We have discovered a process wherein solutions containing whey proteins, such as whey protein concentrates (WPC) are contacted with high pressure or supercritical carbon dioxide (CO2) to fractionate α-La and β-Lg. The fractionation process may be carried out using an aqueous solution of whey, and the method comprises a) mixing the solution with CO2 under pressure, b) heating the mixture, thereby increasing the pressure, c) releasing the pressure and lowering the temperature of the mixture and d) separating the resulting precipitate from the slurry. Alternatively, steps a) and b) may be reversed, such that step a) is heating the solution and step b) is mixing the solution with CO2 under pressure.
In a preferred process, the method comprises a) introducing an aqueous whey solution into a reaction vessel capable of withstanding elevated pressures, b) admitting CO2 into said reaction vessel until a predetermined fill pressure P1 is attained, c) heating the contents of the vessel to a predetermined temperature T1, whereby the pressure therein is increased to a new level P2, d) maintaining the temperature and pressure for a predetermined time, e) releasing said pressure and lowering said temperature to a new level T2, f) maintaining the vessel contents at T2 for a second predetermined time, and g) separating the resulting precipitate from the supernatant liquor by any conventional separation means. Alternatively, steps b) and c) may be reversed, such that step b) is heating the contents of said reaction vessel to a predetermined temperature T1, whereby a pressure P1 is achieved, and step c) is admitting CO2 into the vessel until a predetermined pressure P2 is attained.
In a more preferred process, an aqueous solution containing from about 7% to about 25%(w/w) whey is utilized in a method comprising a) introducing the solution into a reaction vessel capable of withstanding elevated pressures substantially in excess of 2760 kPa, b) closing said reaction vessel, c) admitting carbon dioxide into said closed reaction vessel until a fill pressure of at least about 2760 kPa is attained, d) heating the contents of the vessel to a temperature in the range of from about 54° C. to about 64° C., whereby the pressure therein is increased, e) maintaining said temperature and pressure for at least about 10 minutes, f) releasing said pressure and lowering said temperature to a temperature sufficient for cooling, i.e. up to about 45° C., g) maintaining the vessel contents at the lower temperature for a time sufficient for the mixture to cool, and h) separating the resulting precipitate from the supernatant liquor by centrifugation or microfiltration. Alternatively, steps c) and d) may be reversed, such that step c) is heating the contents of the closed reaction vessel to a temperature in the range of from about 54° C. to about 64° C. and step d) is admitting CO2 into the vessel until a fill pressure of at least about 2760 kPa is attained.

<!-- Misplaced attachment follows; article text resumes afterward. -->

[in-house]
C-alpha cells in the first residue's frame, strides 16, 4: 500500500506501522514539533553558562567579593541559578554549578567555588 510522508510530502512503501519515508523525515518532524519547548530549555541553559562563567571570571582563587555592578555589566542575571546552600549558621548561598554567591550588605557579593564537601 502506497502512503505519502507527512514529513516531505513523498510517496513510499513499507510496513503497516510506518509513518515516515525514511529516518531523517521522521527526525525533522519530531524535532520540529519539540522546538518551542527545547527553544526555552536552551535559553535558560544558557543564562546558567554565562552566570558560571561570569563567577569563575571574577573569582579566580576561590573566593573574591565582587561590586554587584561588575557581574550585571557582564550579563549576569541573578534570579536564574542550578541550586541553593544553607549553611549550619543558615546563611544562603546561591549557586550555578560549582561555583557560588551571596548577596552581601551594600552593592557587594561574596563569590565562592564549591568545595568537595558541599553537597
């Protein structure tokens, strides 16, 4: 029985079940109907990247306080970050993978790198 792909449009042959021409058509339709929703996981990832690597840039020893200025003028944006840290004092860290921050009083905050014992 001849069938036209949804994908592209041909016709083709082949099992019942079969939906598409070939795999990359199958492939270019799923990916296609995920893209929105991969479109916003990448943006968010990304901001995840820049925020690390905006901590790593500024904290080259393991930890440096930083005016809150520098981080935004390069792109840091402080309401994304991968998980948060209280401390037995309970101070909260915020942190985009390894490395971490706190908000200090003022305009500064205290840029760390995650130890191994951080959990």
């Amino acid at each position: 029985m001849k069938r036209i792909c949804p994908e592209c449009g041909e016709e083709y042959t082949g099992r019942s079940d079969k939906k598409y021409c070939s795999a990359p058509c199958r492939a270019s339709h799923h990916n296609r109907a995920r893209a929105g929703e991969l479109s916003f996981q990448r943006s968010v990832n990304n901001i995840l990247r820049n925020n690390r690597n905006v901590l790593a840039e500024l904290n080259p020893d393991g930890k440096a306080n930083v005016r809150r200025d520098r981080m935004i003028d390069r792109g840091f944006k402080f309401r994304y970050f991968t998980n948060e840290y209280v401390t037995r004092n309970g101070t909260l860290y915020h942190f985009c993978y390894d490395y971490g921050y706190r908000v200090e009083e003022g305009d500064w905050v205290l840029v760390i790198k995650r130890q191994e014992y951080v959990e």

FIG. 1 shows pH as a function of pressure for 7%, 16% and 25% WPC solutions at 54° C.
FIG. 2 shows pH as a function of pressure for 7%, 16% and 25% WPC solutions at 64° C.
The fractionation process is carried out on whey protein-containing solutions (e.g. WPC) which are contacted with high pressure or supercritical CO2 to fractionate the proteins α-La and β-Lg. The process may be carried out batchwise or continuously. An effective continuous process is described in Tomasula, P. M., U.S. Pat. No. 5,432,265, 1995, herein incorporated by reference.
The starting material for the process of the invention is an aqueous solution of whey. This material may be obtained by dilution of a commercially available whey protein concentrate, such as, 75% whey protein concentrate (WPC75) obtained from Calpro Ingredients, Inc. (Corona, Calif.). Any desired level of dilution can be employed. Levels ranging from about 7% to about 25% (w/w) have been found convenient and are preferred. The use of a 7% solution has been found optimal from the standpoint of the best fractionation of the proteins and is the most preferred.
Carbon dioxide is added to the solution to a pressure of at least about 2760 kPa to form carbonic acid (H2 CO3). Increasing the pressure of the CO2 injected into the whey solution results in an increased production of hydrogen ions, thereby lowering the pH. Precipitation of a portion of the protein present in the solution then occurs, which may in part be due to the lower pH. Therefore, increasing pressure is desirable in the practice of the invention. It has been found that below about 2760 kPa, no precipitate is formed. Those skilled in the art will readily understand, however, that an upper limit is imposed, as a practical matter, by the pressure limits of the particular equipment employed.